Fast fashion is big business, but it is also a big polluter, responsible for about 10% of global carbon emissions. Roughly 70% of the $3 trillion fashion industry is composed of articles made from synthetics or petrochemicals.
While some companies are claiming sustainable clothing lines, there is a very wide variance in what that means. For some the carbon reduction is in the manufacturing, while for others it is in the clothing itself.
The market for plant-based clothing is growing fast, shown by companies like Activ activewear, Kent underwear and startup Except, which bills itself as “the first streetwear brand to create products that will harmlessly decompose at the end of life.” Unlike today’s mostly petroleum-based clothing, you can compost these clothes. They’re all made from 100% plant-based nutrients like recycled cotton, hemp, plant-based leather and coconut fiber, according to the company.
“We started the company because we’re a bunch of fashion executives who got tired of the make, take and throw away culture of fashion,” said Eric Liedtke, CEO of Unless. “The planned obsolescence of fashion is basically based on a petrochemical or petroleum-based feedstock, which means it’s cheap. But what you don’t know about that is it creates synthetics which are forever materials that never go away.”
Liedtke came from Adidas, so it’s no surprise that Unless it includes footwear along with apparel and accessories.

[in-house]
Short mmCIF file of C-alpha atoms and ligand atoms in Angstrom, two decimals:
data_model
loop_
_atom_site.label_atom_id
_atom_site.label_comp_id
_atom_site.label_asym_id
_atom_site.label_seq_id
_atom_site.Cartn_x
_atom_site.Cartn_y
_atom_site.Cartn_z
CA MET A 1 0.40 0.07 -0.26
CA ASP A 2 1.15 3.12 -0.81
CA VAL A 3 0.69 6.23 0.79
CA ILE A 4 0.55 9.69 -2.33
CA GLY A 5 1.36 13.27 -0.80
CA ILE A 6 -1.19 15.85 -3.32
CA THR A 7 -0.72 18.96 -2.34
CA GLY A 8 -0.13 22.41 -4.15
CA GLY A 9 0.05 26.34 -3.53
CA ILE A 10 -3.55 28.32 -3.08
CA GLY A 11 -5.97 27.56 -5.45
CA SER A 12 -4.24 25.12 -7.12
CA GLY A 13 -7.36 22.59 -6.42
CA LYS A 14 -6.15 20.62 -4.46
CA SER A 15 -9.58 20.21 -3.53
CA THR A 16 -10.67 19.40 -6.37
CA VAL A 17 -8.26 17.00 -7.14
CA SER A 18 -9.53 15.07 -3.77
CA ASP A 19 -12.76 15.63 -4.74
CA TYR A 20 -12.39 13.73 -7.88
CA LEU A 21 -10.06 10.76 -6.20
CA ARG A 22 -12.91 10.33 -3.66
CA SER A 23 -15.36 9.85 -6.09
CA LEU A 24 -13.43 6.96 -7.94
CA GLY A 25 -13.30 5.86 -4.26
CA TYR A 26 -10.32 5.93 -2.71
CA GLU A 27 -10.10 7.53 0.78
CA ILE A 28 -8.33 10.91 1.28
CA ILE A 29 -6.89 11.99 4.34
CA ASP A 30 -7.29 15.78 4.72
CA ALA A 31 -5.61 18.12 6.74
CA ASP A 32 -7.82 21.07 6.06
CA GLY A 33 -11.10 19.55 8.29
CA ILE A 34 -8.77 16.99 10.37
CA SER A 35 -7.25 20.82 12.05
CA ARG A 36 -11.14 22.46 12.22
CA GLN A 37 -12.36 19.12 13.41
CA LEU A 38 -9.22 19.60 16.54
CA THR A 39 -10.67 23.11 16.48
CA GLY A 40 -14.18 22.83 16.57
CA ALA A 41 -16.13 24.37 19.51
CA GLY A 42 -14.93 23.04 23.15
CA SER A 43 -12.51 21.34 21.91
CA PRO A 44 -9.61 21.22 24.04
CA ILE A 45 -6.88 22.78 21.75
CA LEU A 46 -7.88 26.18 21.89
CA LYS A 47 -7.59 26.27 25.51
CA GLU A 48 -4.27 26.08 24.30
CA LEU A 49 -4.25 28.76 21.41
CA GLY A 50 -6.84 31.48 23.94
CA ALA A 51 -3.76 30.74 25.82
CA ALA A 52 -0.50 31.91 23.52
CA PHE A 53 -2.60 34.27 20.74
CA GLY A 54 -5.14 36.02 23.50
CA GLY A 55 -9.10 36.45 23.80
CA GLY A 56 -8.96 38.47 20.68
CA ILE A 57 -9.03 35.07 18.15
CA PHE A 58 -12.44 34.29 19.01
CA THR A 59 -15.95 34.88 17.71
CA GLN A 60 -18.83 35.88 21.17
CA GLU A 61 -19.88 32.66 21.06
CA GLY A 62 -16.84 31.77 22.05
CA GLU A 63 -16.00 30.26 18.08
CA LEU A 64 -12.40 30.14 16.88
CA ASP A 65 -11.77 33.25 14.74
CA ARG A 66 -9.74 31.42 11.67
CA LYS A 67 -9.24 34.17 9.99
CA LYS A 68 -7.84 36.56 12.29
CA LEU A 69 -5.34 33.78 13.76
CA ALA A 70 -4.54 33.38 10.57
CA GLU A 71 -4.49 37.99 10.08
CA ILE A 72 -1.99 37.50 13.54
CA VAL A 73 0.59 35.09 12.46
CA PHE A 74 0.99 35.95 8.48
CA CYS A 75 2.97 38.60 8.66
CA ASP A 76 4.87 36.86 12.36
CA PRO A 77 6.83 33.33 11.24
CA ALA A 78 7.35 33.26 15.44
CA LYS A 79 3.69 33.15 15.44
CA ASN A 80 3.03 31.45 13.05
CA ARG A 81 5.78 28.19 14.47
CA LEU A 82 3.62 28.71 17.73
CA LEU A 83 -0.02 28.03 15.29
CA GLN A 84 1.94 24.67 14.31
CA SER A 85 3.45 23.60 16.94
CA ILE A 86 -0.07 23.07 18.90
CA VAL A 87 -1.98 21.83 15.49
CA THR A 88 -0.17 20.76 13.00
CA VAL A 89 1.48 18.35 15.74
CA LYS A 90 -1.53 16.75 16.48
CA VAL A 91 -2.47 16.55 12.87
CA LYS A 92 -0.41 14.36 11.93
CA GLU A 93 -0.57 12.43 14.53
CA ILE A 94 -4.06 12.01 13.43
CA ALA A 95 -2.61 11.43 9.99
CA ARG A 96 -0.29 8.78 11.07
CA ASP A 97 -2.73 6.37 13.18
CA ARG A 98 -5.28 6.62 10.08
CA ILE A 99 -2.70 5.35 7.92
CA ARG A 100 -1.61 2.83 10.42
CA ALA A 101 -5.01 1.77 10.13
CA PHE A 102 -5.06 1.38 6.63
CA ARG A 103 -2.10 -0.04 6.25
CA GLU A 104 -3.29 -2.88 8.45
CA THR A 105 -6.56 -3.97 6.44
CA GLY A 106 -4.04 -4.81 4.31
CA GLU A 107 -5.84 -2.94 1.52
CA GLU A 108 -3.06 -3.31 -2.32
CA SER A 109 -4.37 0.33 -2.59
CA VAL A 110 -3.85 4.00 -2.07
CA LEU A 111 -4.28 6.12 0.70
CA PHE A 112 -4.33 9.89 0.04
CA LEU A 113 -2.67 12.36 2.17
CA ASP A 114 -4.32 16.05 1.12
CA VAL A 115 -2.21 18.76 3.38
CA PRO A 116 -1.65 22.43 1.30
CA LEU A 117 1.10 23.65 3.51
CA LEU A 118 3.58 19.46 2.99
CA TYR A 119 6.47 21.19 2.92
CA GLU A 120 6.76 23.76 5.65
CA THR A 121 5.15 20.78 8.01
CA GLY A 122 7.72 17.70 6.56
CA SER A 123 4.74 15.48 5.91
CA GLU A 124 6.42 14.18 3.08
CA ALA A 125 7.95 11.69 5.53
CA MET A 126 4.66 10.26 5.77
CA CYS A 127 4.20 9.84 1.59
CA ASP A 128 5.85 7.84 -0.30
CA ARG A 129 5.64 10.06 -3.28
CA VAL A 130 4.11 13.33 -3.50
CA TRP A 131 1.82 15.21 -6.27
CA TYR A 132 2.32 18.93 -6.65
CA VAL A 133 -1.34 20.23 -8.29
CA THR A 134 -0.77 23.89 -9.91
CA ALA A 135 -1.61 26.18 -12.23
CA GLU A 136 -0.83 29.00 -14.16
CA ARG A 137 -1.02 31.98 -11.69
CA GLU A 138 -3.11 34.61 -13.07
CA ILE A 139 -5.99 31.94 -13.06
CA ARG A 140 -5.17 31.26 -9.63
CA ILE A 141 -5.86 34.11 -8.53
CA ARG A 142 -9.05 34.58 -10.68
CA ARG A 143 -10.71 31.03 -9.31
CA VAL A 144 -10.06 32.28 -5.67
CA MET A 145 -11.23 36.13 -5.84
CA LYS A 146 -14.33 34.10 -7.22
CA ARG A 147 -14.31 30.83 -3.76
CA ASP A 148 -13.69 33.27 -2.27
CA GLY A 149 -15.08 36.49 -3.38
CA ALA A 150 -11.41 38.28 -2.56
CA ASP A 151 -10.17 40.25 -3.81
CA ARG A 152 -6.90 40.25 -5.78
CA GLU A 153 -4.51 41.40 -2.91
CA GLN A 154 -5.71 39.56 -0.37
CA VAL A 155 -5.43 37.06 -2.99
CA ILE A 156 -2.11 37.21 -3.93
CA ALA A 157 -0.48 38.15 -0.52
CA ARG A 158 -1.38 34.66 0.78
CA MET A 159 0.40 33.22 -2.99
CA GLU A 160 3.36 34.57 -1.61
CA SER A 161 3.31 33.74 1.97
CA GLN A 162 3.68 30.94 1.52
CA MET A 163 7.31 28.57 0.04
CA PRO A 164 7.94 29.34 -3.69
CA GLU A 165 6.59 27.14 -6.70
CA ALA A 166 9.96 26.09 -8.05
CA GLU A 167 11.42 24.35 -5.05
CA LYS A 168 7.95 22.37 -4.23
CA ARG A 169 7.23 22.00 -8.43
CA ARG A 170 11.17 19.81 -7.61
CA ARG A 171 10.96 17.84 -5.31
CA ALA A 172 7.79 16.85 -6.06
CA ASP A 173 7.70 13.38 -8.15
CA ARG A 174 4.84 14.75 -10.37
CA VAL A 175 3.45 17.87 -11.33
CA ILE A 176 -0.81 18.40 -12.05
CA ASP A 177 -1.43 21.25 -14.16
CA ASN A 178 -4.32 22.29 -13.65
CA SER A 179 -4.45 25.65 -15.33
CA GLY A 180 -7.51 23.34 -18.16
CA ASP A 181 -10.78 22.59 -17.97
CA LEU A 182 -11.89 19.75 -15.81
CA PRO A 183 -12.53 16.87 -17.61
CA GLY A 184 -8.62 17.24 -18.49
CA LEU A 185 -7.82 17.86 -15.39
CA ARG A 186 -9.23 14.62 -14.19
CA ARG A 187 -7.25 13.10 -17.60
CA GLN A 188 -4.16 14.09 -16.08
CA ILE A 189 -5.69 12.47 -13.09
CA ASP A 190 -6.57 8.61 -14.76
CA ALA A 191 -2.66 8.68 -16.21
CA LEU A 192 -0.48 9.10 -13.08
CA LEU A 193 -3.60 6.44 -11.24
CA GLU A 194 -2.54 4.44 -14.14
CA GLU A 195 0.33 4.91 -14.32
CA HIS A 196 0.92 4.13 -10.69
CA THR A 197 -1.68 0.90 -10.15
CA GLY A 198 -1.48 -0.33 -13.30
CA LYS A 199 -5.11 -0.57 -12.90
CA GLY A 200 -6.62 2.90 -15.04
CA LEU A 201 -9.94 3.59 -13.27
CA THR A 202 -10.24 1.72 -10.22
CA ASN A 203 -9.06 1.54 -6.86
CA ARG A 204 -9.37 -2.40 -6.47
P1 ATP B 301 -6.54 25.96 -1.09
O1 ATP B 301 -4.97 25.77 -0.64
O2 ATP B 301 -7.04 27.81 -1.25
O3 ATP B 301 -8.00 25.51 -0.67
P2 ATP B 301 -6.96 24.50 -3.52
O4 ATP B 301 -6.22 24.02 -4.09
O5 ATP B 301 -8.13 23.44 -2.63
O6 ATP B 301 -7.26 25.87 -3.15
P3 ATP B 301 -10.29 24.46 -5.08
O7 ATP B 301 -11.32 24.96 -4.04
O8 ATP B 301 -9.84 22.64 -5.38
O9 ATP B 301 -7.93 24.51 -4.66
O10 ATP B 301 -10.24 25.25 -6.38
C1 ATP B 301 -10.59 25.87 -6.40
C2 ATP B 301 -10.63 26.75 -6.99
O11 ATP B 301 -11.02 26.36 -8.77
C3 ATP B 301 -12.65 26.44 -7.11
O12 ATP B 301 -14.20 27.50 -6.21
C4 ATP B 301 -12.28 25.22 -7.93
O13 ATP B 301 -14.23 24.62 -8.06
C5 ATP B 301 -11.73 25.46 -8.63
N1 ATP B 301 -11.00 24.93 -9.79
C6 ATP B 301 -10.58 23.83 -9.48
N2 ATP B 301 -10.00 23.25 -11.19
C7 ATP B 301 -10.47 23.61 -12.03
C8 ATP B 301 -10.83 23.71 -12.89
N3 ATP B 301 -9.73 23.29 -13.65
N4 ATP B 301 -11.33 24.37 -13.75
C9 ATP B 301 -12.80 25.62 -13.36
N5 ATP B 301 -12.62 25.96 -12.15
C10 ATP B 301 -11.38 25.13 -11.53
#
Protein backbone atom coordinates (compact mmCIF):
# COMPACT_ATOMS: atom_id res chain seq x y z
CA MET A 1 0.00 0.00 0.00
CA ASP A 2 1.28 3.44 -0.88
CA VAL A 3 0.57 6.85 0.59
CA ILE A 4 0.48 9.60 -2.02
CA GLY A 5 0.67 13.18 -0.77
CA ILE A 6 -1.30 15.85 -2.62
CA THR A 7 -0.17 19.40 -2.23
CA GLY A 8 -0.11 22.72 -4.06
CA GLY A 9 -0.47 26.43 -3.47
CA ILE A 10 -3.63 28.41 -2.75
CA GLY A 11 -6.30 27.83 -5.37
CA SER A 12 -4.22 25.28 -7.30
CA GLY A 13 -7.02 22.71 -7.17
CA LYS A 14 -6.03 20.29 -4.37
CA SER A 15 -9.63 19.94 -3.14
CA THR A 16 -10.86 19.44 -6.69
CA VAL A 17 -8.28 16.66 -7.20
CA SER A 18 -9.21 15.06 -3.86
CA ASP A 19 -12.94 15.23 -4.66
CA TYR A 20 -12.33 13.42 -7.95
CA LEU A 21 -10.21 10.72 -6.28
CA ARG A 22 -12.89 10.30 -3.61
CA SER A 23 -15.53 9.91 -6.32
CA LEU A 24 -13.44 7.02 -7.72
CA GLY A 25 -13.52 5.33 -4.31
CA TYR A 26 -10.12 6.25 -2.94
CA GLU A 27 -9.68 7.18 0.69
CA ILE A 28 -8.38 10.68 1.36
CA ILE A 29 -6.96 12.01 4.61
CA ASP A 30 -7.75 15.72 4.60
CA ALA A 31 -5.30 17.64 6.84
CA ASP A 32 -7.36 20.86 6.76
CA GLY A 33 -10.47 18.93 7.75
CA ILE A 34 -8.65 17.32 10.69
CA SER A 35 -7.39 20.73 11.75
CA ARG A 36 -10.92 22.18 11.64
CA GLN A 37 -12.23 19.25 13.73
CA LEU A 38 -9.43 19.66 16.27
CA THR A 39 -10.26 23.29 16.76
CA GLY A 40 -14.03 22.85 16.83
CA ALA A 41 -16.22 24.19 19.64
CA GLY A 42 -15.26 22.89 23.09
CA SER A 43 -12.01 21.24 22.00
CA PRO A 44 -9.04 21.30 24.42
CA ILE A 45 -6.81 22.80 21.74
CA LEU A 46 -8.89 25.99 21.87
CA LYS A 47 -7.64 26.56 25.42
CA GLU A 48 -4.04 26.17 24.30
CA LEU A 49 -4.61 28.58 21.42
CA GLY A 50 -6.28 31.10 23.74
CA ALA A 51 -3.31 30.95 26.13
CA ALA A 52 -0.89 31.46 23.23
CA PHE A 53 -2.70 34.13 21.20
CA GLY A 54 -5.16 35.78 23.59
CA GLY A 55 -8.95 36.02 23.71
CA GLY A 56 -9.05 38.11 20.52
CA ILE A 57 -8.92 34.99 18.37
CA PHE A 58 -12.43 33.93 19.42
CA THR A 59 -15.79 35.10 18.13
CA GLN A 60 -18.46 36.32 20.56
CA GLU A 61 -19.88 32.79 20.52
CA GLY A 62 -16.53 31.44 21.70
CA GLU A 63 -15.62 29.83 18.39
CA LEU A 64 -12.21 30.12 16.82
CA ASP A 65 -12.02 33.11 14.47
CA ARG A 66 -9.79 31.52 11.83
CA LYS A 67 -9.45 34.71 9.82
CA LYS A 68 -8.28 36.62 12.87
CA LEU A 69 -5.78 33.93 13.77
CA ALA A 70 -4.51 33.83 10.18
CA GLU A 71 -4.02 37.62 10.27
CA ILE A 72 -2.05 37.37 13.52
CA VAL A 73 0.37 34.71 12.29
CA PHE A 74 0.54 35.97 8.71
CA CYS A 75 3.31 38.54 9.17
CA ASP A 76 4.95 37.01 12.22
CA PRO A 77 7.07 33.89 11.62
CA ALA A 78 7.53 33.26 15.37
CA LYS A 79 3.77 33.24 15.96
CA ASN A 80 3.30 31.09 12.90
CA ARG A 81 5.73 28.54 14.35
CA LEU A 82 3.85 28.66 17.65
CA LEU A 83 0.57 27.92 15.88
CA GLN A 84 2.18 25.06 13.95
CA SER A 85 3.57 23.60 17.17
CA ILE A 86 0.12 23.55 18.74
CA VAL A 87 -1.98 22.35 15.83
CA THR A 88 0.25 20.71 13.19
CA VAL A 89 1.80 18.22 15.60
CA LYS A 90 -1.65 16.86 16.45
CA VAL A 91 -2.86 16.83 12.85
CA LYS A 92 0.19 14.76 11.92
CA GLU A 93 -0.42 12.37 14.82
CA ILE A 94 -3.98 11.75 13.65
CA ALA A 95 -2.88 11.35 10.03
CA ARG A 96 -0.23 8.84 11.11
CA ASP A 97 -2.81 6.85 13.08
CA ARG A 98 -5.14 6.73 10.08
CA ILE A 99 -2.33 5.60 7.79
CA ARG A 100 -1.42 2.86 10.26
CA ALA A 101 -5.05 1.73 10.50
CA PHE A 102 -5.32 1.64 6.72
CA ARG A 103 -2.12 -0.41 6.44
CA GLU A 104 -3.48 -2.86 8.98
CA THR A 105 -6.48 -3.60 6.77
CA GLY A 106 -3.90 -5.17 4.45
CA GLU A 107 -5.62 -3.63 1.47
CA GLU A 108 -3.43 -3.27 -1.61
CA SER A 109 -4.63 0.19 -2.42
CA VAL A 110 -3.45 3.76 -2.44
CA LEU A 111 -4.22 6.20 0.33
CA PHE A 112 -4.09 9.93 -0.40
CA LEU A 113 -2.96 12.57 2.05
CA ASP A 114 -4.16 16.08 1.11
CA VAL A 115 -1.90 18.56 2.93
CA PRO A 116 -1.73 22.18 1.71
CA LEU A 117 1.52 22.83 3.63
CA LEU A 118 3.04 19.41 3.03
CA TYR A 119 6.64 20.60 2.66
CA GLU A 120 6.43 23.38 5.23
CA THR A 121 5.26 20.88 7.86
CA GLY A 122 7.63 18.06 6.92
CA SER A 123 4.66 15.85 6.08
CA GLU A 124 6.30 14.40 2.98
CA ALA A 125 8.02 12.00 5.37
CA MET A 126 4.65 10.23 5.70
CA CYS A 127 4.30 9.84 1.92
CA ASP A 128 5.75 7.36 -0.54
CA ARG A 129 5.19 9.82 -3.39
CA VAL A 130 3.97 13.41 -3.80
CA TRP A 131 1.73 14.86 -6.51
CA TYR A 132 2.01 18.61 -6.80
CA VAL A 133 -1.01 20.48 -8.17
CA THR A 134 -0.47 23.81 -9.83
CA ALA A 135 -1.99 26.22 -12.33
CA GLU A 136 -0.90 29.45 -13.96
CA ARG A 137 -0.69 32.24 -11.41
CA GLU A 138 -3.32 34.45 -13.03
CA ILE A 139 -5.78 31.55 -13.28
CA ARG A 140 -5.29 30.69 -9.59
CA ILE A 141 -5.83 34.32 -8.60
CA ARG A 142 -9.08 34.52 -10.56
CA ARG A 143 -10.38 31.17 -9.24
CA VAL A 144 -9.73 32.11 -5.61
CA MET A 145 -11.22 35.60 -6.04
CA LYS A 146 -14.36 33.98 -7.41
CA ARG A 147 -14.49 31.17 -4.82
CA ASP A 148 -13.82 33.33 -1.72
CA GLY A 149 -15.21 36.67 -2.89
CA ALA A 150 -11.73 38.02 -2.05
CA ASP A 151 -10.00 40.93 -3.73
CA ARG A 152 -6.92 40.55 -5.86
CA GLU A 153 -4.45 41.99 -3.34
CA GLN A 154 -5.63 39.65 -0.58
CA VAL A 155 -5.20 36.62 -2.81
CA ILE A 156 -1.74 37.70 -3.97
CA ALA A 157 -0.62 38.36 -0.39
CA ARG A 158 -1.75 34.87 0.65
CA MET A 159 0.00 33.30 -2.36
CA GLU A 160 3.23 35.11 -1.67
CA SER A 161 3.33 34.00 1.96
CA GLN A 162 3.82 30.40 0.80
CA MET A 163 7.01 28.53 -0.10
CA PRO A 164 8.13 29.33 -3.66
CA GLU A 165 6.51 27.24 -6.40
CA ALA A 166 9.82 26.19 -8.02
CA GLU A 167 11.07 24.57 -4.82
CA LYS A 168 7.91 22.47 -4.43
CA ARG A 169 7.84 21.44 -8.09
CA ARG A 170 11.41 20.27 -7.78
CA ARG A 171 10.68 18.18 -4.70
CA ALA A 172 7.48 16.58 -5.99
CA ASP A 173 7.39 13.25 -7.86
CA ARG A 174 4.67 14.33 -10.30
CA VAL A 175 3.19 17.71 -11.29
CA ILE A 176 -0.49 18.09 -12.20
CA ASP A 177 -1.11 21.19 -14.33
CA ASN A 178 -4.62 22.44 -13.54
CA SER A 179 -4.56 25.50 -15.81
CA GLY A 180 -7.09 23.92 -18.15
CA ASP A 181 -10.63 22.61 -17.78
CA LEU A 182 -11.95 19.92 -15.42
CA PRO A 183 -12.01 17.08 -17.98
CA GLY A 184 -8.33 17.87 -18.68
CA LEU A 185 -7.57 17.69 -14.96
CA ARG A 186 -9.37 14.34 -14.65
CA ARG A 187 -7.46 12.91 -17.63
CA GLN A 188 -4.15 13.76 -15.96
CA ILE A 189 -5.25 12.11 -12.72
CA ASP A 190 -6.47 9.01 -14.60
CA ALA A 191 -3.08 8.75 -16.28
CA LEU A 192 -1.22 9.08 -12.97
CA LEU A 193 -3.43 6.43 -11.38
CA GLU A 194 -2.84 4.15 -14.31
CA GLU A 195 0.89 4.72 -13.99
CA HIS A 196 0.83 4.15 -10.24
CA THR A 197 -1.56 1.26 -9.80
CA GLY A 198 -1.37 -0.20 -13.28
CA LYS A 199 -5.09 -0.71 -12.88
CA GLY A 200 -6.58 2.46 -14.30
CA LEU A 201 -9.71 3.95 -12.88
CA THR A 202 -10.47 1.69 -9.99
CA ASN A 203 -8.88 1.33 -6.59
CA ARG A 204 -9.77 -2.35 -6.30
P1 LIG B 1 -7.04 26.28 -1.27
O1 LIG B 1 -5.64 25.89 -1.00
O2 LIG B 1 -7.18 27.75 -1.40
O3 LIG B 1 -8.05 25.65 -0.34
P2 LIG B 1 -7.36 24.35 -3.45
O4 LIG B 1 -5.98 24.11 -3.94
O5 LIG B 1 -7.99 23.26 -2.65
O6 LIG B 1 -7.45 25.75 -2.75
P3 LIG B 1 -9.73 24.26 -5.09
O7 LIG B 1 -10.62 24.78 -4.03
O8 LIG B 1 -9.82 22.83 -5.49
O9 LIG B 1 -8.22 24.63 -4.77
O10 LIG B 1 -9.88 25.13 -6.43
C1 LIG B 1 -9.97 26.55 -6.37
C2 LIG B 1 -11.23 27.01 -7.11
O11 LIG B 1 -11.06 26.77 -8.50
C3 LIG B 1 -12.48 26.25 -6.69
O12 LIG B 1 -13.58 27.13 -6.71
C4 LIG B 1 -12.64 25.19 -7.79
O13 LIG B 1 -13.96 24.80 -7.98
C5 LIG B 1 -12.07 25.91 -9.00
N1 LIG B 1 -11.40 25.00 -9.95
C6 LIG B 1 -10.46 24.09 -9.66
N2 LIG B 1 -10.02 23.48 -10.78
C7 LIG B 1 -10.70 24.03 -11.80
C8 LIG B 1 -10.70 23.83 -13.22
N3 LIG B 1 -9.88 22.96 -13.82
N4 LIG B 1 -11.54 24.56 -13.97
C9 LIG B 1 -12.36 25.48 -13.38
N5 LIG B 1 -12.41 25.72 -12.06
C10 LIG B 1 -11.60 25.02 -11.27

“Our product starts with the end in mind. That becomes a very easy story to tell the consumers, because the clearest thing is what happens when I’m done using it? it harmlessly goes away and becomes plant and worm food. And that to me is just as important as the quality of the product you make. It’s the product times the story,” said Liedtke.
Unless it has just one pop-up retail store in its home town of Portland, Ore., in addition to online sales. Liedtke hopes the company will grow along with the fast-rising consumer demand for greener products, and plans to collaborate with other brands as more companies look to combat fashion waste. Unless recently launched a collaboration with Mammut, a 160-year-old Swiss climbing company.
“We did that around International Mountain Day, and I’m happy to say the product sold out in 48 hours,” said Liedtke.
Those collaborations could also help the company moderate its relatively high prices: A “Biodegradable Hoodie” lists for $119 on the company’s website, for instance. Some shoppers say it’s worth it for the cause.
“I would pay more for sustainable clothing I think it is, partly, just like it’s my contribution to helping the planet, and I think we should all contribute the way we can,” said Dru Ueltschi, who was shopping in the pop-up store.
Except is backed by Connect Ventures, an investment partnership between Creative Artists Agency and NEA (New Enterprise Associates), and has raised $7.5 million to date.